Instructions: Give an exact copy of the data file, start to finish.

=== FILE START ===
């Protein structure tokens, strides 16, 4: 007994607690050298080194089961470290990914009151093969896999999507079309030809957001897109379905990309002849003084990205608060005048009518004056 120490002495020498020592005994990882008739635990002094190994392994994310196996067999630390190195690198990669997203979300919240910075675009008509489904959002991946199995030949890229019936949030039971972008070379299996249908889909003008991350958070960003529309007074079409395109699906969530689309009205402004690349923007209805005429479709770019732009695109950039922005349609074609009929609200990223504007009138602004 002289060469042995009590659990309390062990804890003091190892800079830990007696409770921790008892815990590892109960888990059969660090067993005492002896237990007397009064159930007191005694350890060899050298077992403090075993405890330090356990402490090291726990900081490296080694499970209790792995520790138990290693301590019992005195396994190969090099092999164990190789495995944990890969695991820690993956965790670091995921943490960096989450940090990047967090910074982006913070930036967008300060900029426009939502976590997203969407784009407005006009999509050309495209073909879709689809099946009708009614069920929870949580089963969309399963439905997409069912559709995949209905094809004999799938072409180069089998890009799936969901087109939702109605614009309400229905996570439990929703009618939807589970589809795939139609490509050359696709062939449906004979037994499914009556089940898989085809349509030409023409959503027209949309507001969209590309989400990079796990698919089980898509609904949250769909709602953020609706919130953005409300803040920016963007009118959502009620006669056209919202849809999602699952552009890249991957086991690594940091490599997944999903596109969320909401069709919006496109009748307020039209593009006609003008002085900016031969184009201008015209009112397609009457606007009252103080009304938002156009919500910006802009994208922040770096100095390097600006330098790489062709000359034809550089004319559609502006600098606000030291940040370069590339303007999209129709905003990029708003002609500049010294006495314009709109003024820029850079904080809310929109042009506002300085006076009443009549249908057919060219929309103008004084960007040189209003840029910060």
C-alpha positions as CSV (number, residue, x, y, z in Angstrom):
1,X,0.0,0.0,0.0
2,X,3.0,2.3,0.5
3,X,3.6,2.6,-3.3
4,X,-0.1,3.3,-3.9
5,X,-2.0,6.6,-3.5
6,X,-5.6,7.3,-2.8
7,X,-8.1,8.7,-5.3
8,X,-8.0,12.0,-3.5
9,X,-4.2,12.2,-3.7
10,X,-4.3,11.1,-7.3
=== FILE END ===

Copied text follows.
């Protein structure tokens, strides 16, 4: 007994607690050298080194089961470290990914009151093969896999999507079309030809957001897109379905990309002849003084990205608060005048009518004056 120490002495020498020592005994990882008739635990002094190994392994994310196996067999630390190195690198990669997203979300919240910075675009008509489904959002991946199995030949890229019936949030039971972008070379299996249908889909003008991350958070960003529309007074079409395109699906969530689309009205402004690349923007209805005429479709770019732009695109950039922005349609074609009929609200990223504007009138602004 002289060469042995009590659990309390062990804890003091190892800079830990007696409770921790008892815990590892109960888990059969660090067993005492002896237990007397009064159930007191005694350890060899050298077992403090075993405890330090356990402490090291726990900081490296080694499970209790792995520790138990290693301590019992005195396994190969090099092999164990190789495995944990890969695991820690993956965790670091995921943490960096989450940090990047967090910074982006913070930036967008300060900029426009939502976590997203969407784009407005006009999509050309495209073909879709689809099946009708009614069920929870949580089963969309399963439905997409069912559709995949209905094809004999799938072409180069089998890009799936969901087109939702109605614009309400229905996570439990929703009618939807589970589809795939139609490509050359696709062939449906004979037994499914009556089940898989085809349509030409023409959503027209949309507001969209590309989400990079796990698919089980898509609904949250769909709602953020609706919130953005409300803040920016963007009118959502009620006669056209919202849809999602699952552009890249991957086991690594940091490599997944999903596109969320909401069709919006496109009748307020039209593009006609003008002085900016031969184009201008015209009112397609009457606007009252103080009304938002156009919500910006802009994208922040770096100095390097600006330098790489062709000359034809550089004319559609502006600098606000030291940040370069590339303007999209129709905003990029708003002609500049010294006495314009709109003024820029850079904080809310929109042009506002300085006076009443009549249908057919060219929309103008004084960007040189209003840029910060």
C-alpha positions as CSV (number, residue, x, y, z in Angstrom):
1,X,0.0,0.0,0.0
2,X,3.0,2.3,0.5
3,X,3.6,2.6,-3.3
4,X,-0.1,3.3,-3.9
5,X,-2.0,6.6,-3.5
6,X,-5.6,7.3,-2.8
7,X,-8.1,8.7,-5.3
8,X,-8.0,12.0,-3.5
9,X,-4.2,12.2,-3.7
10,X,-4.3,11.1,-7.3